- The S&P 500’s largest companies have seen “unrelenting” outperformance over the past decade.
- History shows that the biggest stocks typically fail to keep up their market-beating run.
- GMO’s analysis reveals that nine out of the ten largest stocks in the S&P 500 underperformed on average in the year following their ranking.
- The largest stocks become expensive, explaining their poor relative returns.
- The top seven companies in the S&P 500 have swelled to 28% of the index, from 13% a decade earlier.
- Big Tech stocks, known as the Magnificent Seven, outperformed the S&P 500 by an almost unimaginable 60% in 2023.
- Mega caps have been practically unparalleled in their outperformance over the past decade.
- The capitalization-weighted S&P 500 index has gained 4.8% this year, with only four stocks in the Magnificent Seven beating the index.
The S&P 500’s largest companies have experienced continuous outperformance over the past decade. However, historical trends indicate that these mega-cap stocks often fail to maintain their market-beating run. According to GMO’s asset allocation team, nine out of the ten largest stocks in the S&P 500 have underperformed on average in the year following their ranking.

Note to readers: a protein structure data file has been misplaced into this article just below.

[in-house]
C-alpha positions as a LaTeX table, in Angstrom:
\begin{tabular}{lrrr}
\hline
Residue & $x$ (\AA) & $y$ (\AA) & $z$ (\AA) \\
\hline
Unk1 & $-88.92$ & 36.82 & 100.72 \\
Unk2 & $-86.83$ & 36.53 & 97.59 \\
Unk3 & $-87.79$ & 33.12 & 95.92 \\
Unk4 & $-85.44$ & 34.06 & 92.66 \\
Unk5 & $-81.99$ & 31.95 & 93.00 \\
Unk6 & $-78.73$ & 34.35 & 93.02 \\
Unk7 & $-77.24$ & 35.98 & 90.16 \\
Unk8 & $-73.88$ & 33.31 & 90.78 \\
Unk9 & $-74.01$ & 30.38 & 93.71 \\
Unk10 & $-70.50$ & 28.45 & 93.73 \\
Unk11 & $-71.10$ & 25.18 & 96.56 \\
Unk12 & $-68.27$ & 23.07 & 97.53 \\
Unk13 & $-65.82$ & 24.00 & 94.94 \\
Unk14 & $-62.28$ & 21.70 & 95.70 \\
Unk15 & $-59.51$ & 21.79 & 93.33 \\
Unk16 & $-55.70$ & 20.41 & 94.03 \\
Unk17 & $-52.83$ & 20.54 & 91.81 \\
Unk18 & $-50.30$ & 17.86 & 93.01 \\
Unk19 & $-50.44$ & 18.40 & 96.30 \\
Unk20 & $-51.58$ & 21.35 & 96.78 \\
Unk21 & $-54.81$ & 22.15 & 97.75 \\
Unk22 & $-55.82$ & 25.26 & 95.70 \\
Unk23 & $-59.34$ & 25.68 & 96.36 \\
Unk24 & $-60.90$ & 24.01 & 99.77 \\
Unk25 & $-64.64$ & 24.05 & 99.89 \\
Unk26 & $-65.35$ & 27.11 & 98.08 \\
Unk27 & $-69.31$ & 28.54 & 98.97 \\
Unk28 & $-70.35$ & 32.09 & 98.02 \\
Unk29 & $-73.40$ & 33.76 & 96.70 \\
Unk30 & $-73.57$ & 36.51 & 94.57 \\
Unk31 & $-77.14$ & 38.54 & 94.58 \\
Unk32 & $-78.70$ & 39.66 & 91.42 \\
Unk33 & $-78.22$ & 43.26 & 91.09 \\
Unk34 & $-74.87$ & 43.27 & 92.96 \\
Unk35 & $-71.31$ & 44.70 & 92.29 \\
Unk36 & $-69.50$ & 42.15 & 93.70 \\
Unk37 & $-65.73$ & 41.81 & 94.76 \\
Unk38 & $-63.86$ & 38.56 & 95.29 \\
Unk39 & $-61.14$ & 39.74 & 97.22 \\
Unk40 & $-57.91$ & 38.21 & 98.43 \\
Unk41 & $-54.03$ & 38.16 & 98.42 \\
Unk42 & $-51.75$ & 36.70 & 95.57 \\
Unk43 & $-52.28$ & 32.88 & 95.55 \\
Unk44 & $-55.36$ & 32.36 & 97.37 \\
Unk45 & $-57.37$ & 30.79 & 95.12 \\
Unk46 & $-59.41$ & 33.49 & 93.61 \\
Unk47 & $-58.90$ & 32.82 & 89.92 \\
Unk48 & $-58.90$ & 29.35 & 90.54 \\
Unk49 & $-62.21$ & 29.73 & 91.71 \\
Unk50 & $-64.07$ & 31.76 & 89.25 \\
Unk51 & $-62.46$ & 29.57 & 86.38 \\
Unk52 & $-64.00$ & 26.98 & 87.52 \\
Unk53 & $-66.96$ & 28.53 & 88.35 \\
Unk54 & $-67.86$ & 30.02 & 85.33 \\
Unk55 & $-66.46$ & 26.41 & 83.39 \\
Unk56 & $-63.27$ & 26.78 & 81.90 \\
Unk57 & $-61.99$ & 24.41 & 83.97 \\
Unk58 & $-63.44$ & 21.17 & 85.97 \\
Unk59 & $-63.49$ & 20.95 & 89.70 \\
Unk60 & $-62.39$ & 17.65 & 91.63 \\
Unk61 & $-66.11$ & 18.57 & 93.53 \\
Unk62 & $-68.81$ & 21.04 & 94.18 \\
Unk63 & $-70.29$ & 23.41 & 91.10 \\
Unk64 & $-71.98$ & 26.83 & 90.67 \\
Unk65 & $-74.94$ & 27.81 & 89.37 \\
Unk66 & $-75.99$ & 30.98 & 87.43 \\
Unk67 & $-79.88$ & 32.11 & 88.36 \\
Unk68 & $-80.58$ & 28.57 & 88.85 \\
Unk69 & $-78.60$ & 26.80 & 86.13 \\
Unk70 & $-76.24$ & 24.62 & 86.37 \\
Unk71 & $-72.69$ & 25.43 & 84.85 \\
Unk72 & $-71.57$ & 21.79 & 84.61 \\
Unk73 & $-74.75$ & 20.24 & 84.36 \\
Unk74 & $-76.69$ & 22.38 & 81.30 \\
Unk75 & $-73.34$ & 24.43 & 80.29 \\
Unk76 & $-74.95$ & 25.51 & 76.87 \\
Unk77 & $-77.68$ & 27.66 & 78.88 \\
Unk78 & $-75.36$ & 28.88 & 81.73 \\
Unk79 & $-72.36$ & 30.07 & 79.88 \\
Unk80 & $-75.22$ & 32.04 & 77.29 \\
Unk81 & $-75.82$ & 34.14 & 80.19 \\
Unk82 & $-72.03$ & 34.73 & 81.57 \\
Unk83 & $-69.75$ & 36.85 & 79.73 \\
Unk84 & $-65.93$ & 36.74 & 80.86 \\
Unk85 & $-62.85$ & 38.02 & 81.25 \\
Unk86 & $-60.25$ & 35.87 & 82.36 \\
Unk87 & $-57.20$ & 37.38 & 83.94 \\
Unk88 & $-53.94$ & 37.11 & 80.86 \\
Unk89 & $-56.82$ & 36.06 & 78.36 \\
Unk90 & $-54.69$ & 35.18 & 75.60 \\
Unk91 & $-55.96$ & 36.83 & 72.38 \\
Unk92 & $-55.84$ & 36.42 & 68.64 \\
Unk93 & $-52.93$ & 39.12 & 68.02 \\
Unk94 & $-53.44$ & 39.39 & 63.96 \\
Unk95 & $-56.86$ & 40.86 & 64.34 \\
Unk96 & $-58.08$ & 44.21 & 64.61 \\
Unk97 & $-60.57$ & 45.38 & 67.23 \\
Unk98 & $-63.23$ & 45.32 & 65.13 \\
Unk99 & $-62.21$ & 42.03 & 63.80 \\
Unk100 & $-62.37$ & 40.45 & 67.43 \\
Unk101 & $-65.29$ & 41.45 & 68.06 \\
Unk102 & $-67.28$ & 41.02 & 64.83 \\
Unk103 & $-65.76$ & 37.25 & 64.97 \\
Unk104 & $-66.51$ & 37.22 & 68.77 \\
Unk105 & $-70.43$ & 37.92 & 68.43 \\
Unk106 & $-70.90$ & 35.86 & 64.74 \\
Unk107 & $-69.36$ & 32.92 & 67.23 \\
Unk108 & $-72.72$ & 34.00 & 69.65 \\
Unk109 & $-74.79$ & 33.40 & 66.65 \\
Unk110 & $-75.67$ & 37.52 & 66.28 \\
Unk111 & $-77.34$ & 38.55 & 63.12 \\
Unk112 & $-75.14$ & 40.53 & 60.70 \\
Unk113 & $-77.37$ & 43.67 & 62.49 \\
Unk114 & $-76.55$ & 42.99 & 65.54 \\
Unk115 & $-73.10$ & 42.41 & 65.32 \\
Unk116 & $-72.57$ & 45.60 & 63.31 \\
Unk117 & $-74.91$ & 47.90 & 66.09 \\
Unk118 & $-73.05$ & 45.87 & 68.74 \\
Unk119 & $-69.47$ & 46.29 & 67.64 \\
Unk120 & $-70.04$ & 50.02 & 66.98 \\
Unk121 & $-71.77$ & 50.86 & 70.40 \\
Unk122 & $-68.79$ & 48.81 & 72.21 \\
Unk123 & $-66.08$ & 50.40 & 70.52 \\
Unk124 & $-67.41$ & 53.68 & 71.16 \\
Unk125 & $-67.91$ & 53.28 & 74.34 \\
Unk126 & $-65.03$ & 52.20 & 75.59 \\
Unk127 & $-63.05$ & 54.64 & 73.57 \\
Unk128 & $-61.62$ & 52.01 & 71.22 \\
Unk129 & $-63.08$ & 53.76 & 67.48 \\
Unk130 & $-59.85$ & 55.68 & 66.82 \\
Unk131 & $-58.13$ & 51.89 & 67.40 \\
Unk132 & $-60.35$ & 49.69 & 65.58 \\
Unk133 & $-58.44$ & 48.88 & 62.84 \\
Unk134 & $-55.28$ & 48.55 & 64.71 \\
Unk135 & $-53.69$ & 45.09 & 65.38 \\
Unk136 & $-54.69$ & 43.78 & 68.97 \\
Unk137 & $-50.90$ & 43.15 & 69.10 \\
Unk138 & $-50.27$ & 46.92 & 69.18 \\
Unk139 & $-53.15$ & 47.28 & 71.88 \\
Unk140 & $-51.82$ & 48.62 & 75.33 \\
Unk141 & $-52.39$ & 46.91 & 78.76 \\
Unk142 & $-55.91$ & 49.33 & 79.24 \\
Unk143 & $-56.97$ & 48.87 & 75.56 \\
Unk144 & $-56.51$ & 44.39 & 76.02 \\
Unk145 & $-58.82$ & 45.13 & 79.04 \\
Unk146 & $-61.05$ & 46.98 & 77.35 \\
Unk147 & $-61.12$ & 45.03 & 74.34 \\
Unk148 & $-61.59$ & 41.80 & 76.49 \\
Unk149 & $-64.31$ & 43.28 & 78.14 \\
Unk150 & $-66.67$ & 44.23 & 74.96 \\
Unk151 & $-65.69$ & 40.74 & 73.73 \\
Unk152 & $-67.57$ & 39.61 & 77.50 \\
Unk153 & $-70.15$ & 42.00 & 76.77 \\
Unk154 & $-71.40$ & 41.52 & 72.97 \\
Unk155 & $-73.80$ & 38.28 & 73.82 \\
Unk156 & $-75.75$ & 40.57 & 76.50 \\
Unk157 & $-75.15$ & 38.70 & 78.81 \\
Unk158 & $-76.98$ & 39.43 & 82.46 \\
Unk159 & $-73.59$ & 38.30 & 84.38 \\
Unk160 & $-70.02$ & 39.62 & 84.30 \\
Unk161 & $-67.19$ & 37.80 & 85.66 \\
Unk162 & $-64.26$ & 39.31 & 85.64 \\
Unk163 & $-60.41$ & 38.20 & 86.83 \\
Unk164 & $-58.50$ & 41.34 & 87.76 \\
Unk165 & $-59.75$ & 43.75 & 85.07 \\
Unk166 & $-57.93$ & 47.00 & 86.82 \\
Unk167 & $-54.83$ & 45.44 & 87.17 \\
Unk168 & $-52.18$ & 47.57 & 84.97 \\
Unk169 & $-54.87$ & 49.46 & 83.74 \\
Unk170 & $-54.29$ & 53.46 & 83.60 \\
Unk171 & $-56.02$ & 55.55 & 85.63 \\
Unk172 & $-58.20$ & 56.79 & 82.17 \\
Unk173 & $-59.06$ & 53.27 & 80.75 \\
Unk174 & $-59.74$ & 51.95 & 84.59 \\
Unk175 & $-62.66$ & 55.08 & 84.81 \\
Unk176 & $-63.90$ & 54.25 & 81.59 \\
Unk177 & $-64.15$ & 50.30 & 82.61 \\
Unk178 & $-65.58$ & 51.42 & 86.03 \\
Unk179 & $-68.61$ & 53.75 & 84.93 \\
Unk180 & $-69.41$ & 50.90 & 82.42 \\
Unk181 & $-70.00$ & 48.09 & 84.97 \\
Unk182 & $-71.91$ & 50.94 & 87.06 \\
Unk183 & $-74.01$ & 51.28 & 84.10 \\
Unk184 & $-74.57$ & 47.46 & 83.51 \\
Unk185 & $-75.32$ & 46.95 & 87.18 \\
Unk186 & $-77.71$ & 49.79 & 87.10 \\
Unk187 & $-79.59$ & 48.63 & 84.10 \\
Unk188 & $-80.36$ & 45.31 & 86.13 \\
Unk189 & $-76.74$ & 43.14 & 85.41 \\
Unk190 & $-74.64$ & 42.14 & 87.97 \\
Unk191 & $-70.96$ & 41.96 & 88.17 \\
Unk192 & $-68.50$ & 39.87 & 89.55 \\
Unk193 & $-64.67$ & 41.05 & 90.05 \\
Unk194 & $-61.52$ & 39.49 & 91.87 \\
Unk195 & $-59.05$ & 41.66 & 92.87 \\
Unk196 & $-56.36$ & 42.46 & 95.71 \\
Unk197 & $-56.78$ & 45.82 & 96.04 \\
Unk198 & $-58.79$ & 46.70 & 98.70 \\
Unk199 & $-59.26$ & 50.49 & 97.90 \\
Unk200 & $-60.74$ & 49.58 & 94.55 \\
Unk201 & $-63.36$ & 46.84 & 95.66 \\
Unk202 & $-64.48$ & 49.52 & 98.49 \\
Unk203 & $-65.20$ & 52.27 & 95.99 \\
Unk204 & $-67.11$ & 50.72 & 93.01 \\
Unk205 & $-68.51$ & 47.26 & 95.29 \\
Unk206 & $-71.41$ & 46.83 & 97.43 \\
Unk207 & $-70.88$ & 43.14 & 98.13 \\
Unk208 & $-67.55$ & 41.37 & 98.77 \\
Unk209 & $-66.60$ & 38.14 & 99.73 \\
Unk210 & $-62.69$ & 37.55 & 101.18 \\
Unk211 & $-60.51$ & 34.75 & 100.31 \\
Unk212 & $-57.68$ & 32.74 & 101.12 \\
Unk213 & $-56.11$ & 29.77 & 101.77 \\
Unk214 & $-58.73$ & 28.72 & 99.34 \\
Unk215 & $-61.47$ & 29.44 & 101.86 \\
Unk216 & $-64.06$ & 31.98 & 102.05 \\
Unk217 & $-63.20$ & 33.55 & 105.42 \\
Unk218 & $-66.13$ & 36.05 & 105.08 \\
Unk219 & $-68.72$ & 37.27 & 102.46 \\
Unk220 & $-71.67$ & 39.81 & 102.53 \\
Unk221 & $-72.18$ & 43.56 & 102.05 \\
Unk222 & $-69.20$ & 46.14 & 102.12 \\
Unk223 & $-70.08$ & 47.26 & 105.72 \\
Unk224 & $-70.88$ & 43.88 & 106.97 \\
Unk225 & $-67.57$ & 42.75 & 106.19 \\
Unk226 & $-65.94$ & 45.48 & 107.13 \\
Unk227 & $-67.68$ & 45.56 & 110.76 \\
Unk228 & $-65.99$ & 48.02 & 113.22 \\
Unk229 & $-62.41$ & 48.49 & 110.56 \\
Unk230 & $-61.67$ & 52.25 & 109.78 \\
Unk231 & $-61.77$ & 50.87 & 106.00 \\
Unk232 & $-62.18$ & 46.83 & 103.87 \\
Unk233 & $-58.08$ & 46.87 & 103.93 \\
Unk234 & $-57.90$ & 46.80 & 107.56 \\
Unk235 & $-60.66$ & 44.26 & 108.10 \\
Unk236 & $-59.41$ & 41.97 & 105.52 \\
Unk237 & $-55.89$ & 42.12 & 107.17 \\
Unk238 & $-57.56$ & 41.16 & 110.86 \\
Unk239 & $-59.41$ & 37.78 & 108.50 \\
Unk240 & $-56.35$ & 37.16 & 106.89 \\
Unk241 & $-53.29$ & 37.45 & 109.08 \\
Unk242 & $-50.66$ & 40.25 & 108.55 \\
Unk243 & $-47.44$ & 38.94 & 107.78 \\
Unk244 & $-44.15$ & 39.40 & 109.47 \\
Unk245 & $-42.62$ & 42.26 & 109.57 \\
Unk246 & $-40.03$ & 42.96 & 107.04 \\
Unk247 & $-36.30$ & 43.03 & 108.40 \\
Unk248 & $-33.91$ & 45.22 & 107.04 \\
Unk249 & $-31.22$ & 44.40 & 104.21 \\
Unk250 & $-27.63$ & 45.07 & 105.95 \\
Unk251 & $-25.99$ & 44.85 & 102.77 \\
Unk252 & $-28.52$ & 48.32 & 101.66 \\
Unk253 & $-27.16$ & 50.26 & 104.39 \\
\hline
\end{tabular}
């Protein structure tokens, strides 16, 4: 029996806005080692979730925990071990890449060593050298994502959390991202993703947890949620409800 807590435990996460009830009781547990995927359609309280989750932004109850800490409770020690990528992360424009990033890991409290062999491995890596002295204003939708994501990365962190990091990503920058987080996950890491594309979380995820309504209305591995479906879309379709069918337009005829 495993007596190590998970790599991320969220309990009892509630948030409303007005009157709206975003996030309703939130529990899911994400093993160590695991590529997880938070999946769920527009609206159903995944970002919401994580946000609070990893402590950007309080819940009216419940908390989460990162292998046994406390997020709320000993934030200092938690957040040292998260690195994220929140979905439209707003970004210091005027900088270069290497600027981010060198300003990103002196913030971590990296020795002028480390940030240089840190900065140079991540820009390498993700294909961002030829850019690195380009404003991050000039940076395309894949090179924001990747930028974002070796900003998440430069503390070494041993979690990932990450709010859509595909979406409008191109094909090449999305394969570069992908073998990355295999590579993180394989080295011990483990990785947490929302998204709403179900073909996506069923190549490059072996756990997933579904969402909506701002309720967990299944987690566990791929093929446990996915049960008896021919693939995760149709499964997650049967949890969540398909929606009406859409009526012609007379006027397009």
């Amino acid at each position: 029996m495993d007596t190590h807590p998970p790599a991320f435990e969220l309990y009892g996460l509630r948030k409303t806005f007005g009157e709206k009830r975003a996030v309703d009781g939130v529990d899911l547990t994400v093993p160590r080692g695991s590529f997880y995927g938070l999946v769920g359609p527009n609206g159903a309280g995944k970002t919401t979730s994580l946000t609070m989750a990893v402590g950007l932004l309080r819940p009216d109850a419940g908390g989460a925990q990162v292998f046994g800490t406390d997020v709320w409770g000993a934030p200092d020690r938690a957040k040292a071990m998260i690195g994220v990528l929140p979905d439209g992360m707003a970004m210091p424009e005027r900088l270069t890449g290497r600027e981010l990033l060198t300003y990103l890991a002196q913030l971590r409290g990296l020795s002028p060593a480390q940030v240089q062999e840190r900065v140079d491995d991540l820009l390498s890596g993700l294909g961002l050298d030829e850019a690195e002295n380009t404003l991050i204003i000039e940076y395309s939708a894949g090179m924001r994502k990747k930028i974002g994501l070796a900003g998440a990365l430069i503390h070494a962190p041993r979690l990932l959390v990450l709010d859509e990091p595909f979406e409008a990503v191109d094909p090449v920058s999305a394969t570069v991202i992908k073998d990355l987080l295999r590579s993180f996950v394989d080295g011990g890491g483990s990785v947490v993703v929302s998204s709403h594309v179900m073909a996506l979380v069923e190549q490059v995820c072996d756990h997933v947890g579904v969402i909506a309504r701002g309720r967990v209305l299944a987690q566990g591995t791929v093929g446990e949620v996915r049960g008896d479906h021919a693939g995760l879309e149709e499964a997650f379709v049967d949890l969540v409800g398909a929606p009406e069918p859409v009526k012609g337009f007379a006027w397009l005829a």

Unseen Consequences of Big Stocks
GMO’s co-head of asset allocation, Ben Inker, and team member John Pease, argue that “big is generally anything but beautiful” when it comes to stocks. They highlight that the largest stocks become expensive, leading to poor relative returns. Data from 1957-2023 shows that the ten largest stocks in the S&P 500 underperformed an equal-weighted index of the remaining 490 stocks by 2.4% per year.
The Concentration Issue
The S&P 500 has become significantly more concentrated over the years. The top seven companies now account for 28% of the index, double the percentage a decade earlier. This concentration is primarily driven by the exceptional returns of Big Tech stocks, also known as the Magnificent Seven.
The Magnificent Seven’s Success
The Magnificent Seven, including Apple, Microsoft, Google, Amazon, Nvidia, Meta Platforms, and Tesla, have been closely watched by investors after their staggering performance in 2023. These companies outperformed the S&P 500 by a remarkable 60%. However, GMO’s analysis cautions that such exceptional outperformance is not sustainable in the long term.
While the S&P 500’s largest companies have enjoyed a decade of outperformance, historical data warns against assuming this trend will continue. The concentration of mega-cap stocks and their expensive valuations raise concerns about their ability to maintain their market-beating run. Investors should be cautious of blindly allocating their portfolios to the largest stocks, as history has shown that big is not always beautiful in the stock market.